Younger & younger women are using cosmetic treatment as a preventative measure against early aging. Specifically about 30% of people who use Botox are aged in their twenties. Although this a controversial intervention for such a young age group, with many plastic surgeons refusing to provide this service to such people, this statistic is quite frightening.
Botox contains botulinum toxin, a protein produced by the bacteria Clostridium botulinum. Botox is thought to work by blocking nerve signals to the muscles under the skin, relaxing them and preventing wrinkles to appear because these muscles are, for all intents and purposes, frozen.
For (generally older) people who do poses wrinkles the idea is that because the muscles can no longer contract, the wrinkles relax and soften. However younger people typically undertake Botox as a preventative measure. This highlights the concerning pursuit of eternal youthfulness that our society is currently plagued by. On an individual level, there are many worries about twenty somethings (and younger) using botox. Four of them?
- Long term effects. Botox has only been allowed since 2002 in the USA for cosmetic surgery. This is only 12 years old for these purposes!! We really don’t have a lot of information on the long term impact of this intervention.
- Cost. Once the treatment starts it generally needs to continue- a person in their 20s can would normally need to spend a few hundred dollars (depending on how much is treated- forehead, crows feet etc) 3-4 times per year ultimately spending up to $30000 on Botox treatments before the real wrinkles show up in their 40s.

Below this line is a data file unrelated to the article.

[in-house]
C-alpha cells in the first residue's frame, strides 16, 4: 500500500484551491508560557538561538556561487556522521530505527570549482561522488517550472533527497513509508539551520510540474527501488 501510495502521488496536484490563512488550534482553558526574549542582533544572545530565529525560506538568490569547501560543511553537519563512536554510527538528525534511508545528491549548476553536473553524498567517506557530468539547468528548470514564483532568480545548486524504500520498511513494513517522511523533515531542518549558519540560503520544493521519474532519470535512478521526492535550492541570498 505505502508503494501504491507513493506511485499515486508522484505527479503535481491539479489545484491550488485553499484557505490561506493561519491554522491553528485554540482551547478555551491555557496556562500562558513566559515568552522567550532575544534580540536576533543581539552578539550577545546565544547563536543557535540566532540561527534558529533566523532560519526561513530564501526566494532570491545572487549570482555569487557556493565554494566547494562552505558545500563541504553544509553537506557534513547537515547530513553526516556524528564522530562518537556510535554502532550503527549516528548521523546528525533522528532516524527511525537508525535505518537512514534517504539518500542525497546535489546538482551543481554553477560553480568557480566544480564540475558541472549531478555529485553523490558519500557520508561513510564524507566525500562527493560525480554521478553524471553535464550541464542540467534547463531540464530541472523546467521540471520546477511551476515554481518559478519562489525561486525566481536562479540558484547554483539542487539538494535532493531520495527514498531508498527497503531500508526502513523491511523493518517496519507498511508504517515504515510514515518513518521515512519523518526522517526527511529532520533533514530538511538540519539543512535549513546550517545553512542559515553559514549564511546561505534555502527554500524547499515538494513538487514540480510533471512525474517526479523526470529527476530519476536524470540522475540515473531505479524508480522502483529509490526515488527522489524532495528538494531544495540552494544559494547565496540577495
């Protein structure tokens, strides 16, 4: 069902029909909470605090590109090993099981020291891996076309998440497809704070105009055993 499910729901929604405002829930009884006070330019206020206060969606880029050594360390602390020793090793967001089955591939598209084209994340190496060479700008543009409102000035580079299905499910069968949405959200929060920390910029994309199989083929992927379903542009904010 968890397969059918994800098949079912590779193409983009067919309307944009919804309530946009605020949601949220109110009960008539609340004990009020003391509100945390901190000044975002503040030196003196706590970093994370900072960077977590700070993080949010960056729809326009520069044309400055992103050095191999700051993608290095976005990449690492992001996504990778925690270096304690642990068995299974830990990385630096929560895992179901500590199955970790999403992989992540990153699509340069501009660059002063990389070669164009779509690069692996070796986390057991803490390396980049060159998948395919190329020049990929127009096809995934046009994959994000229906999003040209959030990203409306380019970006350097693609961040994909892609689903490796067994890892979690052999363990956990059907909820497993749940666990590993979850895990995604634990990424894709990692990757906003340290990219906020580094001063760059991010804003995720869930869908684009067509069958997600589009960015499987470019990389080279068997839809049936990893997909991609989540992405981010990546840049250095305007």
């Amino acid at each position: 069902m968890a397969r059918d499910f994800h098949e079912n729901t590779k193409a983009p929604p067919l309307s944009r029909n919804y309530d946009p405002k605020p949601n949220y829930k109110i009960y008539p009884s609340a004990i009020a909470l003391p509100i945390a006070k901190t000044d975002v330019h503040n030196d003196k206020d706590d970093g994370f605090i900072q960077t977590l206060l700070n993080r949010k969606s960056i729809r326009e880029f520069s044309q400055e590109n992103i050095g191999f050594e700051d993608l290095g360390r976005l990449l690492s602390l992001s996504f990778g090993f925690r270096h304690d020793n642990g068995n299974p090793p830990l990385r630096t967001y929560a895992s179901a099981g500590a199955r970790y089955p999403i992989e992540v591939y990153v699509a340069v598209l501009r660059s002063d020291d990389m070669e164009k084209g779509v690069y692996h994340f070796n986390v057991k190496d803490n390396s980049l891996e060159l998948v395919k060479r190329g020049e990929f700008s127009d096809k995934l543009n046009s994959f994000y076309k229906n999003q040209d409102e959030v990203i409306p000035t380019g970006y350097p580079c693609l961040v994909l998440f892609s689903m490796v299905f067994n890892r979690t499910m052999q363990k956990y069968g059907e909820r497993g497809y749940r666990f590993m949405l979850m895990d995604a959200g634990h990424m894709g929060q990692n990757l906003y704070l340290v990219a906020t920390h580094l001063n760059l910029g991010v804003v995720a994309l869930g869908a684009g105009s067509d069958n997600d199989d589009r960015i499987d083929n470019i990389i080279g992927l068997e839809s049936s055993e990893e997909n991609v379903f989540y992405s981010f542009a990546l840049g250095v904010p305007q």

- Side effects. These can include swallowing, speaking or breathing, plus symptoms of botulism, including muscle weakness, according to the company website.
- Rogue clinicians. Younger people tend to have less financial resources and are therefore more likely to choose options that are cheaper. Whilst Botox itself is a prescription only drug in Australia, a clinician does not need to have medical training to inject it. This means that there are rogue clinicians out there who perform this treatment without the qualifications or experience necessary to inject it safely.
Choice magazine offers a good summary.
Many plastic surgeons claim it does more harm than good and suggest young people simply invest their money in sunscreen! BodyMatters Psychologist Sarah McMahon spoke in this months edition of Cleo magazine about her concerns.